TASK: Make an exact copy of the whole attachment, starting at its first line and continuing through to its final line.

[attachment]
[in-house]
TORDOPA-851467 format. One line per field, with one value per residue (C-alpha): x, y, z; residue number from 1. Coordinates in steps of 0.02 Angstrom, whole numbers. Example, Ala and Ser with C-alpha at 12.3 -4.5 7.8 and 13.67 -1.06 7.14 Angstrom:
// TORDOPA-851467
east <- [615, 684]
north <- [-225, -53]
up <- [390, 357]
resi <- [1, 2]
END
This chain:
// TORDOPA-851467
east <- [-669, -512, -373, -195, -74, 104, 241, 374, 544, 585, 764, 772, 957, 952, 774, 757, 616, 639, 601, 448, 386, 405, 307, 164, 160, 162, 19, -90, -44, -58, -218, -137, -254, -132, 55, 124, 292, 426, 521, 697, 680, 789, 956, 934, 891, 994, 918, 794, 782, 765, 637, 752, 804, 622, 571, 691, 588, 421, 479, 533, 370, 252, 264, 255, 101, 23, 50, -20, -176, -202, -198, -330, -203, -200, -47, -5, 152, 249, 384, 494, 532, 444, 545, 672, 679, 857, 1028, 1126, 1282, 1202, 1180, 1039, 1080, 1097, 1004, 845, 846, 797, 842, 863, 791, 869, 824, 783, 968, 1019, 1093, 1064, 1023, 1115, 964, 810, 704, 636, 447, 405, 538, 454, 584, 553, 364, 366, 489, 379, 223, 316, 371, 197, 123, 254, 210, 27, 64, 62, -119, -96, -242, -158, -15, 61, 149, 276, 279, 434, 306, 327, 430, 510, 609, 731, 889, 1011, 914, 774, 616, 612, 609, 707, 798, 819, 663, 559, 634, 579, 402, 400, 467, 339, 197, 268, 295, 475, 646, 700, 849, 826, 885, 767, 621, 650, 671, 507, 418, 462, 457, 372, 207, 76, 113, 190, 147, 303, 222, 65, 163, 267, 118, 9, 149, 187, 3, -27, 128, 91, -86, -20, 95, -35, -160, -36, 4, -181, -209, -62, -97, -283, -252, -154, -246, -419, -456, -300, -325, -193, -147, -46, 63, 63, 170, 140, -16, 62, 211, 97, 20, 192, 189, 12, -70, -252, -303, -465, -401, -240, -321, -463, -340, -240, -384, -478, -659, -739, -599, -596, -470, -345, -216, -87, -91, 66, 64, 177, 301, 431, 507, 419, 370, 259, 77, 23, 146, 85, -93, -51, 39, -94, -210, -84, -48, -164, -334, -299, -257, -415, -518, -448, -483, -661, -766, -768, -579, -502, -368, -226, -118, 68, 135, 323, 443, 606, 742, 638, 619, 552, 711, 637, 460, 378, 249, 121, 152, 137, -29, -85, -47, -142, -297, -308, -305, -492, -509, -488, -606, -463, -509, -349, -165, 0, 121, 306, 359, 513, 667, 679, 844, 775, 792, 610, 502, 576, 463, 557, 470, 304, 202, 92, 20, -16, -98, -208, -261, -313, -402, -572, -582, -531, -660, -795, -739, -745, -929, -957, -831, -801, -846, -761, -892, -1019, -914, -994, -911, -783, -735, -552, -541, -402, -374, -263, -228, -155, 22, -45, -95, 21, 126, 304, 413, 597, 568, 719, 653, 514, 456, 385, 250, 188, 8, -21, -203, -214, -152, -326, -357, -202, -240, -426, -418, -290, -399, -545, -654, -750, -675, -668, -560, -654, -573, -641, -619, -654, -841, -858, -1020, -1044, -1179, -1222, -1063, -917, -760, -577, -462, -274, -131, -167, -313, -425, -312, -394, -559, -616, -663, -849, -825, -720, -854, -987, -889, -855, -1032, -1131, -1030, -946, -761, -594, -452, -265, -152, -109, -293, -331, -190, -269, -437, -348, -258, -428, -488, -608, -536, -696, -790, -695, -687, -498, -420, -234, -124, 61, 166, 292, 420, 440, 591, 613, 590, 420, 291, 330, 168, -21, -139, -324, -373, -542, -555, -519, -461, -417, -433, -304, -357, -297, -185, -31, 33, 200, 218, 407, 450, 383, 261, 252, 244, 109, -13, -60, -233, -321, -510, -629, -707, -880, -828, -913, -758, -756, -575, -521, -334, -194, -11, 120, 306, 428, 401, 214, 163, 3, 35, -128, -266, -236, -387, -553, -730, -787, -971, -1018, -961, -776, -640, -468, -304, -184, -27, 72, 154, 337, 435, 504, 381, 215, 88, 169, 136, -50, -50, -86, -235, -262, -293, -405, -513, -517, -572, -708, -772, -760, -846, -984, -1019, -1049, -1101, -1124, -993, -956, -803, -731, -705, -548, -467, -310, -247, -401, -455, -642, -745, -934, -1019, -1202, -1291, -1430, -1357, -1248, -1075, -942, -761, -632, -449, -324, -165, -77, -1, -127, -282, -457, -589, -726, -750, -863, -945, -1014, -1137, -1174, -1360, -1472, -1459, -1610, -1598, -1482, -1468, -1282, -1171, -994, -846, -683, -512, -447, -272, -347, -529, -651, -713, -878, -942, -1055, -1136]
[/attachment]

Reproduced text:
[in-house]
TORDOPA-851467 format. One line per field, with one value per residue (C-alpha): x, y, z; residue number from 1. Coordinates in steps of 0.02 Angstrom, whole numbers. Example, Ala and Ser with C-alpha at 12.3 -4.5 7.8 and 13.67 -1.06 7.14 Angstrom:
// TORDOPA-851467
east <- [615, 684]
north <- [-225, -53]
up <- [390, 357]
resi <- [1, 2]
END
This chain:
// TORDOPA-851467
east <- [-669, -512, -373, -195, -74, 104, 241, 374, 544, 585, 764, 772, 957, 952, 774, 757, 616, 639, 601, 448, 386, 405, 307, 164, 160, 162, 19, -90, -44, -58, -218, -137, -254, -132, 55, 124, 292, 426, 521, 697, 680, 789, 956, 934, 891, 994, 918, 794, 782, 765, 637, 752, 804, 622, 571, 691, 588, 421, 479, 533, 370, 252, 264, 255, 101, 23, 50, -20, -176, -202, -198, -330, -203, -200, -47, -5, 152, 249, 384, 494, 532, 444, 545, 672, 679, 857, 1028, 1126, 1282, 1202, 1180, 1039, 1080, 1097, 1004, 845, 846, 797, 842, 863, 791, 869, 824, 783, 968, 1019, 1093, 1064, 1023, 1115, 964, 810, 704, 636, 447, 405, 538, 454, 584, 553, 364, 366, 489, 379, 223, 316, 371, 197, 123, 254, 210, 27, 64, 62, -119, -96, -242, -158, -15, 61, 149, 276, 279, 434, 306, 327, 430, 510, 609, 731, 889, 1011, 914, 774, 616, 612, 609, 707, 798, 819, 663, 559, 634, 579, 402, 400, 467, 339, 197, 268, 295, 475, 646, 700, 849, 826, 885, 767, 621, 650, 671, 507, 418, 462, 457, 372, 207, 76, 113, 190, 147, 303, 222, 65, 163, 267, 118, 9, 149, 187, 3, -27, 128, 91, -86, -20, 95, -35, -160, -36, 4, -181, -209, -62, -97, -283, -252, -154, -246, -419, -456, -300, -325, -193, -147, -46, 63, 63, 170, 140, -16, 62, 211, 97, 20, 192, 189, 12, -70, -252, -303, -465, -401, -240, -321, -463, -340, -240, -384, -478, -659, -739, -599, -596, -470, -345, -216, -87, -91, 66, 64, 177, 301, 431, 507, 419, 370, 259, 77, 23, 146, 85, -93, -51, 39, -94, -210, -84, -48, -164, -334, -299, -257, -415, -518, -448, -483, -661, -766, -768, -579, -502, -368, -226, -118, 68, 135, 323, 443, 606, 742, 638, 619, 552, 711, 637, 460, 378, 249, 121, 152, 137, -29, -85, -47, -142, -297, -308, -305, -492, -509, -488, -606, -463, -509, -349, -165, 0, 121, 306, 359, 513, 667, 679, 844, 775, 792, 610, 502, 576, 463, 557, 470, 304, 202, 92, 20, -16, -98, -208, -261, -313, -402, -572, -582, -531, -660, -795, -739, -745, -929, -957, -831, -801, -846, -761, -892, -1019, -914, -994, -911, -783, -735, -552, -541, -402, -374, -263, -228, -155, 22, -45, -95, 21, 126, 304, 413, 597, 568, 719, 653, 514, 456, 385, 250, 188, 8, -21, -203, -214, -152, -326, -357, -202, -240, -426, -418, -290, -399, -545, -654, -750, -675, -668, -560, -654, -573, -641, -619, -654, -841, -858, -1020, -1044, -1179, -1222, -1063, -917, -760, -577, -462, -274, -131, -167, -313, -425, -312, -394, -559, -616, -663, -849, -825, -720, -854, -987, -889, -855, -1032, -1131, -1030, -946, -761, -594, -452, -265, -152, -109, -293, -331, -190, -269, -437, -348, -258, -428, -488, -608, -536, -696, -790, -695, -687, -498, -420, -234, -124, 61, 166, 292, 420, 440, 591, 613, 590, 420, 291, 330, 168, -21, -139, -324, -373, -542, -555, -519, -461, -417, -433, -304, -357, -297, -185, -31, 33, 200, 218, 407, 450, 383, 261, 252, 244, 109, -13, -60, -233, -321, -510, -629, -707, -880, -828, -913, -758, -756, -575, -521, -334, -194, -11, 120, 306, 428, 401, 214, 163, 3, 35, -128, -266, -236, -387, -553, -730, -787, -971, -1018, -961, -776, -640, -468, -304, -184, -27, 72, 154, 337, 435, 504, 381, 215, 88, 169, 136, -50, -50, -86, -235, -262, -293, -405, -513, -517, -572, -708, -772, -760, -846, -984, -1019, -1049, -1101, -1124, -993, -956, -803, -731, -705, -548, -467, -310, -247, -401, -455, -642, -745, -934, -1019, -1202, -1291, -1430, -1357, -1248, -1075, -942, -761, -632, -449, -324, -165, -77, -1, -127, -282, -457, -589, -726, -750, -863, -945, -1014, -1137, -1174, -1360, -1472, -1459, -1610, -1598, -1482, -1468, -1282, -1171, -994, -846, -683, -512, -447, -272, -347, -529, -651, -713, -878, -942, -1055, -1136]